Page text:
Thursday, October 3, 2019

The Spoils of Poynton ( 1970 )

Adele Gereth ( Pauline Jameson ) has amassed antique treasures that she and her late husband collected from around the world. She stores all of these in her Jacobian estate "Poynton". She hopes to pass Poynton and its furnishings to her son Owen ( Ian Ogilvy ) and the woman he chooses as a bride, but when she meets his choice, Mona ( Diane Fletcher ), she is sorely disappointed and refuses to part with the possessions. Mona, who had not the slightest interest in the antiquities, now feels rebuffed and is angry towards Owen for not taking her side and waging a legal war against his mother.
Witnessing this family squabble - and unwittingly taking part in it -  is Fleda Vetch ( Gemma Jones ), a minister's daughter whom Adele has taken under her wing. Adele wants to see Fleda become mistress of Poynton in place of Mona, and things begin to go her way until Fleda complicates matters when she lets pride rule over love. 

Henry James' novel "The Spoils of Poynton" first appeared in print in 1896 when it was published in serial format in The Atlantic Monthly under the title "The Old Things". Henry James' most famous works are three novels that have been frequently adapted to film and television: "The Turn of the Screw" ( filmed as The Innocents in 1963 ), "Washington Square" ( better known as The Heiress to film fans ), and "The Aspern Papers". He wrote many many fine stories in addition to these that were also adapted into films, including The Wings of the Dove, The Portrait of a Lady, The Golden Bowl, and The Bostonians. 
The Spoils of Poynton is an excellent adaptation featuring some top-notch performances from Ian Ogilvy ( The Saint ) and Gemma Jones ( The Duchess of Duke Street ). The BBC made a number of really rich television productions in the 1970s and this one is truly a gem. It was like capturing a fine performance of a great play on film that can be enjoyed over and over again.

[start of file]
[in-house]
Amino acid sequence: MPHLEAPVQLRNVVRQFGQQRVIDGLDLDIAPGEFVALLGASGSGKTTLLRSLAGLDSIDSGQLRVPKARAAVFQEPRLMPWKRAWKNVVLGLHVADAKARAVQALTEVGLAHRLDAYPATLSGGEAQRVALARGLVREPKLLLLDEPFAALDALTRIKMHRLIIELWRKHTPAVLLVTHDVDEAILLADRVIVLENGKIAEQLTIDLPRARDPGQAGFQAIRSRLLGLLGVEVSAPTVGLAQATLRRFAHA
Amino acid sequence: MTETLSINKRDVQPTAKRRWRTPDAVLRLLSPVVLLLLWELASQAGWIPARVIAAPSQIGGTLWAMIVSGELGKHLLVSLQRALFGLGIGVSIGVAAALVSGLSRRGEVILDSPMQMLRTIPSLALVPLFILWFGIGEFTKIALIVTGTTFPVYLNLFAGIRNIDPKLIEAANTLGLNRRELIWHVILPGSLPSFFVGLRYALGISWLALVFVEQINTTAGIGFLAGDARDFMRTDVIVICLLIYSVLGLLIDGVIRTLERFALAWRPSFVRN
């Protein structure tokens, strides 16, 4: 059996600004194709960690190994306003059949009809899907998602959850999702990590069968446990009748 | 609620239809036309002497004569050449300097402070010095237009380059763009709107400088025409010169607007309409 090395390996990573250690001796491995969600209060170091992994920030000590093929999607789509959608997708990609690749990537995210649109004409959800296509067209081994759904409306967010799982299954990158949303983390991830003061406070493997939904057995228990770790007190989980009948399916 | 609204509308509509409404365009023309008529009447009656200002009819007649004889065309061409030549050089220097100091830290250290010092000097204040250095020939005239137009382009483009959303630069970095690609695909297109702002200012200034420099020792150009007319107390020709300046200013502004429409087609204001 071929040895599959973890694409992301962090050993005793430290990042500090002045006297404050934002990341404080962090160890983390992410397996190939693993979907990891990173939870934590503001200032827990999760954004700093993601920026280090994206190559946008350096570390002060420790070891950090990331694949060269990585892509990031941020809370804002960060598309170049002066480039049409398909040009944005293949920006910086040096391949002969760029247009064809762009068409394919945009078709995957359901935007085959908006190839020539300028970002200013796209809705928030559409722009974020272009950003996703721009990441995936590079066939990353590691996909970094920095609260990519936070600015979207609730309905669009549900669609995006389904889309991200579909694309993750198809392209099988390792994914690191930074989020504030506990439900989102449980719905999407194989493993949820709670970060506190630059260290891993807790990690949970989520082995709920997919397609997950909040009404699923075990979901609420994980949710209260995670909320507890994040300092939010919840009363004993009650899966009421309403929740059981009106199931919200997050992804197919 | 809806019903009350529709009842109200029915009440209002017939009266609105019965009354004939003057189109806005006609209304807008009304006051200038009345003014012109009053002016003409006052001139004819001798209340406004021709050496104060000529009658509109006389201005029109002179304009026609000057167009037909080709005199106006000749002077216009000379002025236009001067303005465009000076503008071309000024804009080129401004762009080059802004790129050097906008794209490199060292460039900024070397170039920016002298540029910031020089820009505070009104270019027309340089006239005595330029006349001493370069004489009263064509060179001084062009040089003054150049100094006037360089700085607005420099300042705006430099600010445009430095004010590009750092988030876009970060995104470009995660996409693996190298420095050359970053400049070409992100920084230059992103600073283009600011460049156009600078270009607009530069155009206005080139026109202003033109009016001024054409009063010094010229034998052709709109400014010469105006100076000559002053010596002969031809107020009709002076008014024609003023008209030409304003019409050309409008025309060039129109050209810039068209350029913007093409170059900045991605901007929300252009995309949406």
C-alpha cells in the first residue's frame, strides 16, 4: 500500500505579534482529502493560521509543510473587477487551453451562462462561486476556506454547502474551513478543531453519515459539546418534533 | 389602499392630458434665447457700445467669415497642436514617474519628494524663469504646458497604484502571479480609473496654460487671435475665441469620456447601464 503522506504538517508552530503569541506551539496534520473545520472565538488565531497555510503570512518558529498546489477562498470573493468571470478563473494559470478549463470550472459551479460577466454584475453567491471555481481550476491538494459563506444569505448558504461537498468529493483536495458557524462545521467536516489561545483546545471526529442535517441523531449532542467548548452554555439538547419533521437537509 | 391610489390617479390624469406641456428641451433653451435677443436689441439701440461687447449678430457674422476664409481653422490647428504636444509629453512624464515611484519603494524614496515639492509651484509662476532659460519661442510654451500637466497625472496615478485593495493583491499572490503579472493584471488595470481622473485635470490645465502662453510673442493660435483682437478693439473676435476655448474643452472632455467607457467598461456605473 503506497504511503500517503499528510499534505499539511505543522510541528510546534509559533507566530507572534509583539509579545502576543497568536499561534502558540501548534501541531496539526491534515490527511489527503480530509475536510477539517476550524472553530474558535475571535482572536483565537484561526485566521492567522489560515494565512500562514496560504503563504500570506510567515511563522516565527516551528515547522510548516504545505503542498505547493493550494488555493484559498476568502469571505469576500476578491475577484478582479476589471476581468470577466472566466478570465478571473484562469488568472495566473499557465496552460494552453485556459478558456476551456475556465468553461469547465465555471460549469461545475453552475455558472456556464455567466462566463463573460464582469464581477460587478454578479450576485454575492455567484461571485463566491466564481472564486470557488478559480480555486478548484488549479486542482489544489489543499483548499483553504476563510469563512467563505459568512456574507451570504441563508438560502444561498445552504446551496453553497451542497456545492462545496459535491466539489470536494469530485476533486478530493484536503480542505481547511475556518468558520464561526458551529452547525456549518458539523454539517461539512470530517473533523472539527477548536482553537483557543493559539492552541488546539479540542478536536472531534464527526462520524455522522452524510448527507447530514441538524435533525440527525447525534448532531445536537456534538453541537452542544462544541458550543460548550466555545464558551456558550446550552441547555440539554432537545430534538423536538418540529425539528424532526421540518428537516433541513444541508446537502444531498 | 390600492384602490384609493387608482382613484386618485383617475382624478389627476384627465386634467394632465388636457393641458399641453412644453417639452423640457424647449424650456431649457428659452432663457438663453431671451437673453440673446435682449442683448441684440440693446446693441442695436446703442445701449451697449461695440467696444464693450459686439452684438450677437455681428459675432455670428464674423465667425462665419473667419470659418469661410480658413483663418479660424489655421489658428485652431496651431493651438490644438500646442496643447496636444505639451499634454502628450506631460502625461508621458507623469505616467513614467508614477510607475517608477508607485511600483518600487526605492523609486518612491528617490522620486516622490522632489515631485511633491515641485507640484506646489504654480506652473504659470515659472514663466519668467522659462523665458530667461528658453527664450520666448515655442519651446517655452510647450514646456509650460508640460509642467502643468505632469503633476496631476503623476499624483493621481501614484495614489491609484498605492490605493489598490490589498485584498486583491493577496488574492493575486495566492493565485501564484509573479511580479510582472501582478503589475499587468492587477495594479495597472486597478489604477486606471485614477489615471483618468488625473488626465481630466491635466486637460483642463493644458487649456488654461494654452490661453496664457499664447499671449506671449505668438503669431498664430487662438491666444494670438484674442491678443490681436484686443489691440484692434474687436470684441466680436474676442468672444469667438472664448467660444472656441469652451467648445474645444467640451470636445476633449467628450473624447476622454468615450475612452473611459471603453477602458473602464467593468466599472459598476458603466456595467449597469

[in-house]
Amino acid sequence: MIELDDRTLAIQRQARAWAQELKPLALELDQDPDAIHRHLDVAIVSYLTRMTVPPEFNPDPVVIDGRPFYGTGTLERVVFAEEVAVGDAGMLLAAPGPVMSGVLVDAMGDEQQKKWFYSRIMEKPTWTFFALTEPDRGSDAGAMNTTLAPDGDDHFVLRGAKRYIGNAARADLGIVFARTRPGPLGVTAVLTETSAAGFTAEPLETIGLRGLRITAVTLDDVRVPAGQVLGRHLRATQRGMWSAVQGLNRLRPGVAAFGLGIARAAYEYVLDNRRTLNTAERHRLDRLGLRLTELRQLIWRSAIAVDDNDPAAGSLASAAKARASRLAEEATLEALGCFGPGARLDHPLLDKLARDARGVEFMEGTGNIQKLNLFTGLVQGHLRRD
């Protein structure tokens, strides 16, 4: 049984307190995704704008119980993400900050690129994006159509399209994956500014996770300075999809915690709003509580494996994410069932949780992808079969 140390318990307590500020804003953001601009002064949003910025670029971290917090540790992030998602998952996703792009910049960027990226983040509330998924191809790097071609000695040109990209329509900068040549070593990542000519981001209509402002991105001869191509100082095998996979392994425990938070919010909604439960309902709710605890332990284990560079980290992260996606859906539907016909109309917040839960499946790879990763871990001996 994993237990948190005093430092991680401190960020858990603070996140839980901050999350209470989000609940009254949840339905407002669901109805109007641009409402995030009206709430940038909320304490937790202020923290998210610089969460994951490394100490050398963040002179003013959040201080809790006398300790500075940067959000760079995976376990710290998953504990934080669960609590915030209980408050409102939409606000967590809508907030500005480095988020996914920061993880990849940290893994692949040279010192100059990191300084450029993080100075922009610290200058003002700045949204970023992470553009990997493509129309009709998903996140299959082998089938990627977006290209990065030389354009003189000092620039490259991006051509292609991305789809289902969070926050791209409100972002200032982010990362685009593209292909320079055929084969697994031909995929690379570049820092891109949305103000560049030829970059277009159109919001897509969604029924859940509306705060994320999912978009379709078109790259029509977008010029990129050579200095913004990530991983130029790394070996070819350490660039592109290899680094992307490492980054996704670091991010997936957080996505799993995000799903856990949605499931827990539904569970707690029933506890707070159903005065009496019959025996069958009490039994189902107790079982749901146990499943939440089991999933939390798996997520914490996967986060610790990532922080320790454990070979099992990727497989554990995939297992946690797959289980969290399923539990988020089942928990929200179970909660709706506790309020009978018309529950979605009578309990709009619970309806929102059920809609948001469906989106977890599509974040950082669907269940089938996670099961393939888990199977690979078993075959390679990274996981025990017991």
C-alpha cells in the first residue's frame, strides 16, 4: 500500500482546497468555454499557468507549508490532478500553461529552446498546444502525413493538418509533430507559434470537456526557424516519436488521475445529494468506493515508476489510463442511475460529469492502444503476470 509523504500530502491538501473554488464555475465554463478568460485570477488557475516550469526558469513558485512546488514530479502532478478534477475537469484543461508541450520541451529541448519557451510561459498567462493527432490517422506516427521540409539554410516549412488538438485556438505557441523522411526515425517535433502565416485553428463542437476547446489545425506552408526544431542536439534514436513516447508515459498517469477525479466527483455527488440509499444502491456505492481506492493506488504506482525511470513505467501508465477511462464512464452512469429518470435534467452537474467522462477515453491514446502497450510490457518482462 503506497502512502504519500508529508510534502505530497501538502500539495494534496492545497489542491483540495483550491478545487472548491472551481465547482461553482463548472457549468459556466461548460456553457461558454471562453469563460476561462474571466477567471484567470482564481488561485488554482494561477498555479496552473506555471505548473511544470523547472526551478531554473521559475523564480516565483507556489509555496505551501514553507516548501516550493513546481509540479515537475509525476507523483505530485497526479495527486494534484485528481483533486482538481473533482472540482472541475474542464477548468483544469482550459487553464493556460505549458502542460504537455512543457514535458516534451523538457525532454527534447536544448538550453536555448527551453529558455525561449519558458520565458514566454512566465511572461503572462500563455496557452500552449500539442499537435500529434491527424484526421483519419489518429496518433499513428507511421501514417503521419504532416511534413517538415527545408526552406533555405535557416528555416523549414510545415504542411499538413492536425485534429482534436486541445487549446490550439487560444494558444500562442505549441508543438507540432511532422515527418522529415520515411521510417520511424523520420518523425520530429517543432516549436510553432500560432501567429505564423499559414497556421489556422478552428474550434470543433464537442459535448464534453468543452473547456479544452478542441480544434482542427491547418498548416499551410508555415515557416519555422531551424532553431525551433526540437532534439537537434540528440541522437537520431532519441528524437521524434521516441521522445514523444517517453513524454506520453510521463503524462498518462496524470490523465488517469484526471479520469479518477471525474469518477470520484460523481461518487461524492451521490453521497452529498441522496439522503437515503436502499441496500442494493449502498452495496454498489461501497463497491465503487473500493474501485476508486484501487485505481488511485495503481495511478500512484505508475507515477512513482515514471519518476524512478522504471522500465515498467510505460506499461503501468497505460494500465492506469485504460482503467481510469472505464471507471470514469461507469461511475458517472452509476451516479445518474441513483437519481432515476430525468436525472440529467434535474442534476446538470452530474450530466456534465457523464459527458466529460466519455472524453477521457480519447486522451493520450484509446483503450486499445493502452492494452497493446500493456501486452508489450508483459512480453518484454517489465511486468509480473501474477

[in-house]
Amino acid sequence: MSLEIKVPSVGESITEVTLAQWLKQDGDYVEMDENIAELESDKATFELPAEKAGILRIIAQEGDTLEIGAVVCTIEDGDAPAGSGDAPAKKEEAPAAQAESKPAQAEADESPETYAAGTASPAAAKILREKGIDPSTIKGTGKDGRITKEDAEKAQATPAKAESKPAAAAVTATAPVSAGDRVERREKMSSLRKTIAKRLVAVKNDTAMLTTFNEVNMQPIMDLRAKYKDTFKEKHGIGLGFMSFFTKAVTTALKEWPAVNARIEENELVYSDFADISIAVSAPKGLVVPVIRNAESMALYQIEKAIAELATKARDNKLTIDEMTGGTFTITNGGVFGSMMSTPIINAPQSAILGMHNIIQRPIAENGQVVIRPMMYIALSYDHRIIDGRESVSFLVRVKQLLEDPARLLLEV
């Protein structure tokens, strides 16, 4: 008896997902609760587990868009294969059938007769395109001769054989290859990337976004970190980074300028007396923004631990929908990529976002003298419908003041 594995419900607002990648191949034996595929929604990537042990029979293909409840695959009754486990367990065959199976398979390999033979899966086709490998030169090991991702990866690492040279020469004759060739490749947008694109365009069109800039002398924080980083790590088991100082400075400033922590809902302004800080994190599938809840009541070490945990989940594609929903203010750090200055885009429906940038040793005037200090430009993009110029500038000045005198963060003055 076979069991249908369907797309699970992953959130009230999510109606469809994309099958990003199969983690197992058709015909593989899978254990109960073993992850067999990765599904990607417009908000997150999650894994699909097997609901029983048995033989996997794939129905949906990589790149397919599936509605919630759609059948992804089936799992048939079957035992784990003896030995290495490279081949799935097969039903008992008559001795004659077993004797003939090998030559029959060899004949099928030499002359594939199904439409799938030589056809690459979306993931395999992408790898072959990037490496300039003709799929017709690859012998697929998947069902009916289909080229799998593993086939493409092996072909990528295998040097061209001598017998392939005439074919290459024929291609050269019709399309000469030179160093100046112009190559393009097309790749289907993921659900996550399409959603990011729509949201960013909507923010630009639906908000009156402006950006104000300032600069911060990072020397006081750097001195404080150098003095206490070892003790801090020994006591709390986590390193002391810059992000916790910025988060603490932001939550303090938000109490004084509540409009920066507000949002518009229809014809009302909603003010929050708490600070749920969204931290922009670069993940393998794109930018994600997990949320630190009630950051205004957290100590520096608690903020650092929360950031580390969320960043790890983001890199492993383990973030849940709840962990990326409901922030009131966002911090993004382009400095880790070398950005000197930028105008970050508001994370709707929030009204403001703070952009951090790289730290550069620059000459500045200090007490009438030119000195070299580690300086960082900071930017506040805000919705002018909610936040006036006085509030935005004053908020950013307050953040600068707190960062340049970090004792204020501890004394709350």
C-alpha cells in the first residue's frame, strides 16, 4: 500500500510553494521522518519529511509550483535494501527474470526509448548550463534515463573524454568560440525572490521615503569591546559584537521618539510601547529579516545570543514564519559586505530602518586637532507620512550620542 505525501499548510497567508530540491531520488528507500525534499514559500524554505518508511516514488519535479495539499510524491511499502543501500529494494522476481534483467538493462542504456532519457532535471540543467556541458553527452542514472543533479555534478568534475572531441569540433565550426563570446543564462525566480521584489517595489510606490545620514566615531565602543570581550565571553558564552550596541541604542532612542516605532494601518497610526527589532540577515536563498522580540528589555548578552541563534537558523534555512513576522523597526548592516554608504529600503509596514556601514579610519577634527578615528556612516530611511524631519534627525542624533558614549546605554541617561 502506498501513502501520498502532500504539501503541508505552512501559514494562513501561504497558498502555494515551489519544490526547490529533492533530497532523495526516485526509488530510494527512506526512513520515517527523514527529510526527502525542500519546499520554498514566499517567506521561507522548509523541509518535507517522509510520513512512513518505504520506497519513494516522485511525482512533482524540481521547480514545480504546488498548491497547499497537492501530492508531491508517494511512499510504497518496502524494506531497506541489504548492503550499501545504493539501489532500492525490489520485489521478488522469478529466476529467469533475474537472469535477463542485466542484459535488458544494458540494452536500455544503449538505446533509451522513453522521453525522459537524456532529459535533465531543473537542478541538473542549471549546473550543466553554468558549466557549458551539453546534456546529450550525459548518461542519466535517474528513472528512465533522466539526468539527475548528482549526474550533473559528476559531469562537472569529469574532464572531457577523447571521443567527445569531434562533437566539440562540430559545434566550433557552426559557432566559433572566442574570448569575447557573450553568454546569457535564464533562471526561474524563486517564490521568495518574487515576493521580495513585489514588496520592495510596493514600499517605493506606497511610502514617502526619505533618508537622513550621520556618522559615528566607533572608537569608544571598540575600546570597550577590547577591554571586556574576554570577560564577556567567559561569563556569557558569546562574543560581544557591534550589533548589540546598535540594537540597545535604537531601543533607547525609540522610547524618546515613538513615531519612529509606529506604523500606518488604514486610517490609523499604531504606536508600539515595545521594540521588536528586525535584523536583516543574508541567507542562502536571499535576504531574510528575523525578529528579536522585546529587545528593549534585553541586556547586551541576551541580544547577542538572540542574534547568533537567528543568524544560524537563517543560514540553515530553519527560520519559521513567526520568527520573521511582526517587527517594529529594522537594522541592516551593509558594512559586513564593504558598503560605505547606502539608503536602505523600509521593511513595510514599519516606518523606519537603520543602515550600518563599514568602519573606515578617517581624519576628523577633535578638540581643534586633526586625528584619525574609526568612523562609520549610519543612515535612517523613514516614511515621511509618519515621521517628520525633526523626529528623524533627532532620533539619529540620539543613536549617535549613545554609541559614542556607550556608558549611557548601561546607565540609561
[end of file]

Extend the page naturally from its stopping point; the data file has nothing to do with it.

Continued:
Pauline Jameson is excellent as Adele Gareth. Her character is haughty, terribly houseproud and materialistic and yet Pauline makes her endearing to watch. Young Fleda takes a liking to her instantly and they share a bond in their love of beautiful objects. Fleda would make an ideal match to Adele's son Gareth and Adele well knows this. She hopes that love will blossom between the two and, to her good fortune, it does. 

Fleda Vetch is such a darling character but one cannot help feel that she muddles up matters too much out of her sense of righteousness and decency. She loves Owen dearly and he loves her, too, yet she insists that he return to Mona to patch things up properly and therefore smashes to pieces her future, Owen's future, Adele's happiness and Poynton's legacy. 
The Spoils of Poynton can be difficult to watch because it is hard to see people wrestle over material objects with such passion. Foolish Mona has no interest in the household treasures whatsoever and yet she allows her relationship with Owen to be ruined in an argument over who will get possession of them. It's quite a fascinating story. And interwoven through it is this growing romance between Owen and Fleda that spurs the story onward. The materials themselves act only as a catalyst to all the events that happen to the four main characters. 

BBC made a number of film adaptations of Henry James novels and if this one interests you, then be sure to check out the equally engrossing mini-series The Golden Bowl ( 1972 ) starring Daniel Massey and Jill Townsend.


  1. I will be looking for this one! I loved Gemma Jones in THE DUCHESS OF DUKE STREET and have enjoyed other adaptations of James's novels. Speaking of Jill Townsend, I always remember her best as Elizabeth in the original POLDARK.

    1. Yes, Townsend was great in Poldark and I liked her even better in The Golden Bowl where she is the main character. If you cannot find The Spoils of Poynton on DVD, then here is the link to the first part which was posted on Youtube. I'm not sure if this link works since it is unlisted, but you can give it a try. The opening theme is beautiful, too. A Rachmaninoff piece I believe. British television in the 1970s outputed so many good shows.